Be a Member of this BLOG

Midnight’s Children (Movie)


Literarism is now on You Tube only to provide knowledge through the popular media and to make new registered scholar’s understanding better with the help of best literary-lectures, movies, and documentaries. Here is the link for our channel


The requirement is your registration with authentic email and everything is fully free.



Regards
Literarism

Dec 7, 2011

Christopher Marlowe

Have you ever wondered why so much controversy still surrounds the life, works and death of Christopher Marlowe (1564-1593)? His legend has become all the more mysterious in the centuries since he lost his life in a barroom brawl. Or did he die? Perhaps, he lived on to give us the great works of Shakespeare, or perhaps some other plays. And, if these historical stories about his life are not fantastic enough, modern retellings have helped to keep our imaginations alive.

In Christopher Marlowe: A Literary Life, Lisa Hopkins tries to sort fact from fiction to create a more realistic picture of this literary master: his life, his adventures, his works, and even his death. By presenting the history of the Marlowe controversy, along with more modern interpretations of his life and work, Hopkins contributes to serious discussion. She explains that writings about Christopher Marlowe have ranged "from the nonsense of the authorship conspiracy theorists to brilliant explorations of his individual works or his career as a whole." This book is an attempt to cover all of these areas, starting with an overview of his canon, moving to his early life and education, discussing the creation of his works, then touching upon the "afterlife" of his works.

Hopkins explores the depth of Marlowe's writing. Even though he only lived for a short time, the few works we have from him are innovative in form and genre. "To some extent," Hopkins says, "all of Marlowe's theatre can be seen as probing and testing what society will and will not tolerate, particularly in the specific arenas of religious dissidence, lack of conformity to the norms of heterosexuality, and unwillingness to accept constituted authority." The subject matter of his plays can't be surprising, really, especially considering the dramatic life he led outside of the theatrical realm. Historical evidence suggests that he played the part of a spy. And outside of these daring escapades, "he was associating with men who constituted risky and sometimes violent company."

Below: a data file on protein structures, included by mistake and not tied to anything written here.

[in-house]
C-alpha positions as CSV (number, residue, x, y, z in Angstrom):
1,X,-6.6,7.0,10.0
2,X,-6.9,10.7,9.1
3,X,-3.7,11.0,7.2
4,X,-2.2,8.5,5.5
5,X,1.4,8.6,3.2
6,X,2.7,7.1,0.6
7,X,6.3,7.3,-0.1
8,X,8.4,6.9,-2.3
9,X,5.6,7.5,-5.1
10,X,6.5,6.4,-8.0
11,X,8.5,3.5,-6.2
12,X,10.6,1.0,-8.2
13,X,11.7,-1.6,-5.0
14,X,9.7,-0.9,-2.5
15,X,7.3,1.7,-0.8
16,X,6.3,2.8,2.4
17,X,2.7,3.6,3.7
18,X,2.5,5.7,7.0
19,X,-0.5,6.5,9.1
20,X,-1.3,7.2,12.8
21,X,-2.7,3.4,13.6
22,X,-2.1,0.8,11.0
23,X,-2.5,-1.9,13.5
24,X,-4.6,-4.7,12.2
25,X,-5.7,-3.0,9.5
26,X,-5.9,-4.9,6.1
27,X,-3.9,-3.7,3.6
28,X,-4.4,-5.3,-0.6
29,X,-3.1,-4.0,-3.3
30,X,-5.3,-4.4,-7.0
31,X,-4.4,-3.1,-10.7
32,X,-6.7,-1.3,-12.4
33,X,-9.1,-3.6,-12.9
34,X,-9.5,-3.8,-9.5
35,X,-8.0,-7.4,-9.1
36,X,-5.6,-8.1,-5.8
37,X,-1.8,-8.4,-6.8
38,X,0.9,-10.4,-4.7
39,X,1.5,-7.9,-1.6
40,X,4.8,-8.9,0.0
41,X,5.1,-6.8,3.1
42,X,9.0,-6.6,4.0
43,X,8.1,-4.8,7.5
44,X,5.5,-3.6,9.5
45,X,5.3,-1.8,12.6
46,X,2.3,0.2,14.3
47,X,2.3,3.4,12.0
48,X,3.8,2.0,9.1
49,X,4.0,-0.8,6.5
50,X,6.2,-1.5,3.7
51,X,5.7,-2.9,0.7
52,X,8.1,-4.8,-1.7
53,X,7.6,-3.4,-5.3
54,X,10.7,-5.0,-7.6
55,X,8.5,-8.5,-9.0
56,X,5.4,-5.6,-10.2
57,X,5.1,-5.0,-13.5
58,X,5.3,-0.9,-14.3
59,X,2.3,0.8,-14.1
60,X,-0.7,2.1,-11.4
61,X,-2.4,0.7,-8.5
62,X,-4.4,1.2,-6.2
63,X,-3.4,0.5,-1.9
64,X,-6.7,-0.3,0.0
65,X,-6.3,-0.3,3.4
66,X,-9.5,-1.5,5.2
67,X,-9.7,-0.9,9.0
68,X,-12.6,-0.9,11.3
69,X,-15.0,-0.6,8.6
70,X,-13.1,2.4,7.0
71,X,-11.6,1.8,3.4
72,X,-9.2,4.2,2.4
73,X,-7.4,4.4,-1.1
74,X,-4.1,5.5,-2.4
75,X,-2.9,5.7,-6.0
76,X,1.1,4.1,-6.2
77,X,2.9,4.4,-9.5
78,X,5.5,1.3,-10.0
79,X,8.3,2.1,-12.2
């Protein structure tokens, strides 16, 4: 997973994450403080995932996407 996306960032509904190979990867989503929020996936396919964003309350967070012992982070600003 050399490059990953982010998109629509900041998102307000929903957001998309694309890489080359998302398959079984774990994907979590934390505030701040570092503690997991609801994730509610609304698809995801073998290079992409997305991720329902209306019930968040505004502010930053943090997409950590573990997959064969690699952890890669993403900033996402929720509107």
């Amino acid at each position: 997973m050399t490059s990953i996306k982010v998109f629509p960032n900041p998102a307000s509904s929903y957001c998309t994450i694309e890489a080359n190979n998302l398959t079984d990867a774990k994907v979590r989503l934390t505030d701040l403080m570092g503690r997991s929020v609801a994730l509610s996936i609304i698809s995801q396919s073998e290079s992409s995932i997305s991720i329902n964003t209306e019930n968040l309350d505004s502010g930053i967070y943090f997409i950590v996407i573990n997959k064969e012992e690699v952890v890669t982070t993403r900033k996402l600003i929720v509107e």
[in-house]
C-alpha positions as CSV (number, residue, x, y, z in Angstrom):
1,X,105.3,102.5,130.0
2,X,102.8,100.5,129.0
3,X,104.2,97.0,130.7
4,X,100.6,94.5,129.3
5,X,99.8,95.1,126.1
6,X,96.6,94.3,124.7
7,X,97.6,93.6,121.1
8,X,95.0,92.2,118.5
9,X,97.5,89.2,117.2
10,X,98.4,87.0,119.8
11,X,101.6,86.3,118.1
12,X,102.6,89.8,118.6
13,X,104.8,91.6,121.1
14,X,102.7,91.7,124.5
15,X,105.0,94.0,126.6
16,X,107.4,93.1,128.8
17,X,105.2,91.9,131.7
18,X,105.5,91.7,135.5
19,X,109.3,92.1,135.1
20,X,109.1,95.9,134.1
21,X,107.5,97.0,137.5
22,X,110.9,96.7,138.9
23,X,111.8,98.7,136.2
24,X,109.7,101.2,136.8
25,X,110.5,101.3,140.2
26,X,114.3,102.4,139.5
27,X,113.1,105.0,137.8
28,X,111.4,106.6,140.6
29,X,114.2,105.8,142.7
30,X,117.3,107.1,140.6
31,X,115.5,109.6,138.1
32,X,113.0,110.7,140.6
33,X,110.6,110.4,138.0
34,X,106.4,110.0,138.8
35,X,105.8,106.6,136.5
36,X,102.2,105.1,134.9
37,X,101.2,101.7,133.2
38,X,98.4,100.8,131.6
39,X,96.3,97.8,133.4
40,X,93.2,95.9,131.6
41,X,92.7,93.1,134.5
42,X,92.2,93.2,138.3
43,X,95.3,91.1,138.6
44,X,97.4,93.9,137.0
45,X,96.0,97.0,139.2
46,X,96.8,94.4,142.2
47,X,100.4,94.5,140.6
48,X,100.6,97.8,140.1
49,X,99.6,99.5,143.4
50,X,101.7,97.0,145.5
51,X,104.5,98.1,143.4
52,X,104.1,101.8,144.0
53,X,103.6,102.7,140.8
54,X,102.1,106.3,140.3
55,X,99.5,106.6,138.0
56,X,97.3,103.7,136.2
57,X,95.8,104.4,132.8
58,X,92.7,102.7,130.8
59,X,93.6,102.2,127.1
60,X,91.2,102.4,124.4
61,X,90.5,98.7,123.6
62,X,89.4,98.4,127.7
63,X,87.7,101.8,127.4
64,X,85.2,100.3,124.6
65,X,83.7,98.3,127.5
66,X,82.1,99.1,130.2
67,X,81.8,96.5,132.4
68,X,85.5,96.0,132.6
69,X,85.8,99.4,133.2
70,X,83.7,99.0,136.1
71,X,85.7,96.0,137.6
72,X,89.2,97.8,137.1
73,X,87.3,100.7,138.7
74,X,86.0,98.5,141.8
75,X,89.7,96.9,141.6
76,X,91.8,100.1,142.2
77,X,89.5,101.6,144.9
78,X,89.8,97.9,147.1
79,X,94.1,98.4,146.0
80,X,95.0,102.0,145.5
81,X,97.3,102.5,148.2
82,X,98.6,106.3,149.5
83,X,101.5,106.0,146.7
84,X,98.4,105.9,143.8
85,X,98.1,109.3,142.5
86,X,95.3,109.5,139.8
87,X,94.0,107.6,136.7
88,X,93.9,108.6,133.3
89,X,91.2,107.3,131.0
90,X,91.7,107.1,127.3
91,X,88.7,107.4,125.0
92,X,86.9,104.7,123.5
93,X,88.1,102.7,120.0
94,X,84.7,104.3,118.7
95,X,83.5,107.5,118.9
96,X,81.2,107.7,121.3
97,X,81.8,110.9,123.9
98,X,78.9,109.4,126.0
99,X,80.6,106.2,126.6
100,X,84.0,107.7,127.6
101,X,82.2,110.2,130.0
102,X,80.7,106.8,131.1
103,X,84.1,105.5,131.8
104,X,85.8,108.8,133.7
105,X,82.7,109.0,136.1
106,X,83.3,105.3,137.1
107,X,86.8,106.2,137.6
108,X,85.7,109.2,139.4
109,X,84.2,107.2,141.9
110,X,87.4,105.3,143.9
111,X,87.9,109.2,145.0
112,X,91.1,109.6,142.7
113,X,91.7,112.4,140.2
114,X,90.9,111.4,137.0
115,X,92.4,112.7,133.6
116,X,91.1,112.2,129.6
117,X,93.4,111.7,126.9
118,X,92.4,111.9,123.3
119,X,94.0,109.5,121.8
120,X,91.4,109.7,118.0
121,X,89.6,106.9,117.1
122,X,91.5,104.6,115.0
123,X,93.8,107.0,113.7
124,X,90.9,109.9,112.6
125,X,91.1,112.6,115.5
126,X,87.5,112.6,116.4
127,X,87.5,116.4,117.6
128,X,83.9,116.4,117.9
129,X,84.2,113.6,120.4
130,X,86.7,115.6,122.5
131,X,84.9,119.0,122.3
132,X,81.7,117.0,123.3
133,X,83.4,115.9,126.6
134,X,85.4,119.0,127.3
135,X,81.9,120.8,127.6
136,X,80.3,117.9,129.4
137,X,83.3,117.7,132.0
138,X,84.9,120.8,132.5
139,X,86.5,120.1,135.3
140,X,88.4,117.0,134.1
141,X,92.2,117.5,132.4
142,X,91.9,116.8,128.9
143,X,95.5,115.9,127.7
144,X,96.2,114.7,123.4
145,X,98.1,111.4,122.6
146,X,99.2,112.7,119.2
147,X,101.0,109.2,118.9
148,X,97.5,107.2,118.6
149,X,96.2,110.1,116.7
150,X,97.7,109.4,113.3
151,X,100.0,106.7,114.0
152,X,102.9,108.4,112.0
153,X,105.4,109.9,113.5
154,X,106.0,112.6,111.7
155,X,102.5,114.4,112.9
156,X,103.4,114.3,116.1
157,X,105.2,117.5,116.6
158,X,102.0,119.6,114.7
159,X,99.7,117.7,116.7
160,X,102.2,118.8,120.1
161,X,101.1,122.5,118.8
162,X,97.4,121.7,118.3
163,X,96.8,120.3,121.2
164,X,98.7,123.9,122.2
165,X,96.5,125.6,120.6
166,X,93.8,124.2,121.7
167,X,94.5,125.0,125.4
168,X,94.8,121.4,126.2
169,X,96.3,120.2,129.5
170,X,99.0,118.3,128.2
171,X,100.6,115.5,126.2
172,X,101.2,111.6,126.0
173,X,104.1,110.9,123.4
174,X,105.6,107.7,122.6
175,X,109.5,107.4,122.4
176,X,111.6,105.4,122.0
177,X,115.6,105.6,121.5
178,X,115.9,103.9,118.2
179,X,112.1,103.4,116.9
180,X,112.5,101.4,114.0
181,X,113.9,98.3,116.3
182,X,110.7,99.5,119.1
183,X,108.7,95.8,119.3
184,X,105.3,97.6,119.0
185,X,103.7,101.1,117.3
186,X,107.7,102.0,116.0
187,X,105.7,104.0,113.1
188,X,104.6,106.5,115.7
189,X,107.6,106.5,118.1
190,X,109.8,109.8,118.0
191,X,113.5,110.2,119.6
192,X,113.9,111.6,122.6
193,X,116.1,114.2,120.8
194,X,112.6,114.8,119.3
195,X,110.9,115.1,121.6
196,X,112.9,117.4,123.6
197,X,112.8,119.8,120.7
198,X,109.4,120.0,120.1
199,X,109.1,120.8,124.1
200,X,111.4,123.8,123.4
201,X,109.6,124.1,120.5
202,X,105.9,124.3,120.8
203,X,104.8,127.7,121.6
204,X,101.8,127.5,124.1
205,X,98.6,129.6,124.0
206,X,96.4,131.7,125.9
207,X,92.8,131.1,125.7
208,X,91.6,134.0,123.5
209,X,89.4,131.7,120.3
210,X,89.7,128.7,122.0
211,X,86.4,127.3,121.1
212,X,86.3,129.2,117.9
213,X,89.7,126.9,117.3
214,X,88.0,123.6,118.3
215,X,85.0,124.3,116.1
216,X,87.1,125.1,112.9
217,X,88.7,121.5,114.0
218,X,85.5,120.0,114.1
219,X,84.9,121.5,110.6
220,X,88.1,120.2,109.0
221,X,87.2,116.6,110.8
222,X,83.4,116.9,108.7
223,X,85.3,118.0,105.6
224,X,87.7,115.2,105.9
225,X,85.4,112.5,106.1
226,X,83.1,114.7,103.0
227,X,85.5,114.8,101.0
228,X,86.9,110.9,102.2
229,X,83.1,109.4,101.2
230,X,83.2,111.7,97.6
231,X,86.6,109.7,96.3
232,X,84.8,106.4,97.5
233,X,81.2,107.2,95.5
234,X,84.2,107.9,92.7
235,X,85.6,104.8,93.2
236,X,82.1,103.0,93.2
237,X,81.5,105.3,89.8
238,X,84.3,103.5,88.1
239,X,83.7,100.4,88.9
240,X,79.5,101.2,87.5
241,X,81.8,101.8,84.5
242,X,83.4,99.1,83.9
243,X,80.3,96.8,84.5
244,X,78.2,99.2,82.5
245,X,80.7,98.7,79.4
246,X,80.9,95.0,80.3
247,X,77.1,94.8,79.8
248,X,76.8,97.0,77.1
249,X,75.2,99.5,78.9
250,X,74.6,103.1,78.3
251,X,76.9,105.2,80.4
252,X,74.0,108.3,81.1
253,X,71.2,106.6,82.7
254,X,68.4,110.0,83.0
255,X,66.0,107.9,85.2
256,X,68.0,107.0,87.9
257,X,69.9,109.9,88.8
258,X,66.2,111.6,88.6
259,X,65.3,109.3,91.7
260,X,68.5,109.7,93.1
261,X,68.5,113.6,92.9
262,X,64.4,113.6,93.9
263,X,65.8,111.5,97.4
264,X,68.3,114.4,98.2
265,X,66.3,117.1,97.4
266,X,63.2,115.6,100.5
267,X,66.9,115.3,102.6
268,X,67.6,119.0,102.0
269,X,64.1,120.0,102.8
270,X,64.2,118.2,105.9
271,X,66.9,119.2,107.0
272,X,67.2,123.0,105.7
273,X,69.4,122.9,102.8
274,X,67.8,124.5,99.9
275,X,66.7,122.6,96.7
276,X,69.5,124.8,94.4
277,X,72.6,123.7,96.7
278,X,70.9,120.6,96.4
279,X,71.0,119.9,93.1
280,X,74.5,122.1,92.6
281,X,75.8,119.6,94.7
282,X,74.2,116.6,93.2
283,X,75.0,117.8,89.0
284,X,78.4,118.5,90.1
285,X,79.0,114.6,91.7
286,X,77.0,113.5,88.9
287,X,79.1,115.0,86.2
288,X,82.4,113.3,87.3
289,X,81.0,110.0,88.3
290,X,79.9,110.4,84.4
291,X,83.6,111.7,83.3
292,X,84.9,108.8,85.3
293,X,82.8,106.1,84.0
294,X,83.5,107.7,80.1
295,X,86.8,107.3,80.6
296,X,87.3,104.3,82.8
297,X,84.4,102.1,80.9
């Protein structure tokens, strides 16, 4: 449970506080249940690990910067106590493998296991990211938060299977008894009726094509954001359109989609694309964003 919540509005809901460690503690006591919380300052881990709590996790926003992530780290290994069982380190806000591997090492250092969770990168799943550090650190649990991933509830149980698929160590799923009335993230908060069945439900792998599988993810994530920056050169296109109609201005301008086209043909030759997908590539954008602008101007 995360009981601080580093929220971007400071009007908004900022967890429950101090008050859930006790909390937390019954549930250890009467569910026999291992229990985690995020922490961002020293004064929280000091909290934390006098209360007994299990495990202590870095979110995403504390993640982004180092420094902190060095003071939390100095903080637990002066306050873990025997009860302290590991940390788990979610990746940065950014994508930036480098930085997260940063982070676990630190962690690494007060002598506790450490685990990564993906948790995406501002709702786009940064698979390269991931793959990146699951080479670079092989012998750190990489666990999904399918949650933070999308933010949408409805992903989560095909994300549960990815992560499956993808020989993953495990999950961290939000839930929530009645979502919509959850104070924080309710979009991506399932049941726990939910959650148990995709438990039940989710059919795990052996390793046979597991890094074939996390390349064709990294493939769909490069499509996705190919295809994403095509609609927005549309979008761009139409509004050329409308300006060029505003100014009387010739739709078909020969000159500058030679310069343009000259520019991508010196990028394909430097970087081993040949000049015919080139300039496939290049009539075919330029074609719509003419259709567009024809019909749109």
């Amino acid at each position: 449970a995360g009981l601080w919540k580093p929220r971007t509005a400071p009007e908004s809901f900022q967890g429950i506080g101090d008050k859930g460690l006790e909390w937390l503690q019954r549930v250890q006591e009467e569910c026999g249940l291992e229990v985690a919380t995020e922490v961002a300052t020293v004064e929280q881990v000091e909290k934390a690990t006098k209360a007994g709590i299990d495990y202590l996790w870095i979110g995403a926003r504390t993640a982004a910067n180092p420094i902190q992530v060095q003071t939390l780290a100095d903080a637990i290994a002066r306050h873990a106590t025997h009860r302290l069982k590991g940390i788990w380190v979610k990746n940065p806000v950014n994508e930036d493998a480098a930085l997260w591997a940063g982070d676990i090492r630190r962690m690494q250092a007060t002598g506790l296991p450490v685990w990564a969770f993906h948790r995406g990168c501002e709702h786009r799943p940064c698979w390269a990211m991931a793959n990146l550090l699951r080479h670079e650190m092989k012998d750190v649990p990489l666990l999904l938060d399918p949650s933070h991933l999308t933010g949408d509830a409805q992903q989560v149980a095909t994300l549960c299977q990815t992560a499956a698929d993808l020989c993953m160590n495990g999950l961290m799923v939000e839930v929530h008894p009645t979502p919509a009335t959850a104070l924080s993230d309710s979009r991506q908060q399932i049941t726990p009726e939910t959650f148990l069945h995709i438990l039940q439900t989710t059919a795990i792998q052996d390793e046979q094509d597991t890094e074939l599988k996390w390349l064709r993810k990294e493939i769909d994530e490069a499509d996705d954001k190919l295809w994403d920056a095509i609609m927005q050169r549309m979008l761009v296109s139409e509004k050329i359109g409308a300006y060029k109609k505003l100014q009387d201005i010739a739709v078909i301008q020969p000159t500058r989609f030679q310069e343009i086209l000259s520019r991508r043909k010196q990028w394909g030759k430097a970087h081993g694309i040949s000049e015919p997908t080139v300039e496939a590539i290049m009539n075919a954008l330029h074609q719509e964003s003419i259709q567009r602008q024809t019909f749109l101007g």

The life he led was violent, so it's not a shocker that his death was far from natural. Some theorists say his death by stabbing might have related to his work as a spy, while others believe it had something to do with his religious beliefs (or unbelief). Hopkins writes, "Dying in odd circumstances, which we will perhaps never fully understand, he was buried hugger-mugger in a location we can no longer precisely identify."

With the mystery of his life, and the uncertainty of the circumstances surrounding his death, it seems fitting that we don't even know where he was buried. There's more than a little tragedy in his dying so young, and with so few works to make up his canon. Hopkins says, "With him died attitudes toward religion, sexuality and society, which we are unlikely ever to be able to reconstruct in their original complexity." The few works he did leave us are in "a hopeless muddle."

If his works were incomplete or muddled, at least we have them. We also have the legends that have been passed down to us through literature and legend. He is always a part of the Shakespeare Authorship Controversy; and what little we know of his life has become the subject for countless bits of fiction.

Perhaps most notable among the recent fictionalized Marlowe characters is his appearance in "Shakespeare in Love." As Lisa Hopkins explains, "Rupert Everett's benevolent and more successful Marlowe acts as role model to the young Shakespeare, buying him drinks and helping him to think of a better plot for his projected play... before dying in a brawl in a Deptford pub."

Of course, as with any fictionalization, the movie takes liberties with some of the facts literary scholars hold to be true. Hopkins writes, "Though the film makes no pretensions to historical accuracy, it does include some interesting pretensions to historical accuracy, it does include some interesting suggestions: "Doctor Faustus," we are told, is an early work, while Marlowe has just finished writing "The Massacre at Paris "on the day of his death."

In spite of the years that have intervened to separate us from any concrete answers to the Marlowe legend, we still look for answers. Every historical bit of paper is examined. Perhaps, we'll discover some unknown manuscript that will answer all of our questions.

Hopkins writes, "Perhaps the ultimate fascination of Marlowe... is the ways in which he defies easy assimilation into the modern world and retains his mystery."

No comments:

Post a Comment

Related Posts Plugin for WordPress, Blogger...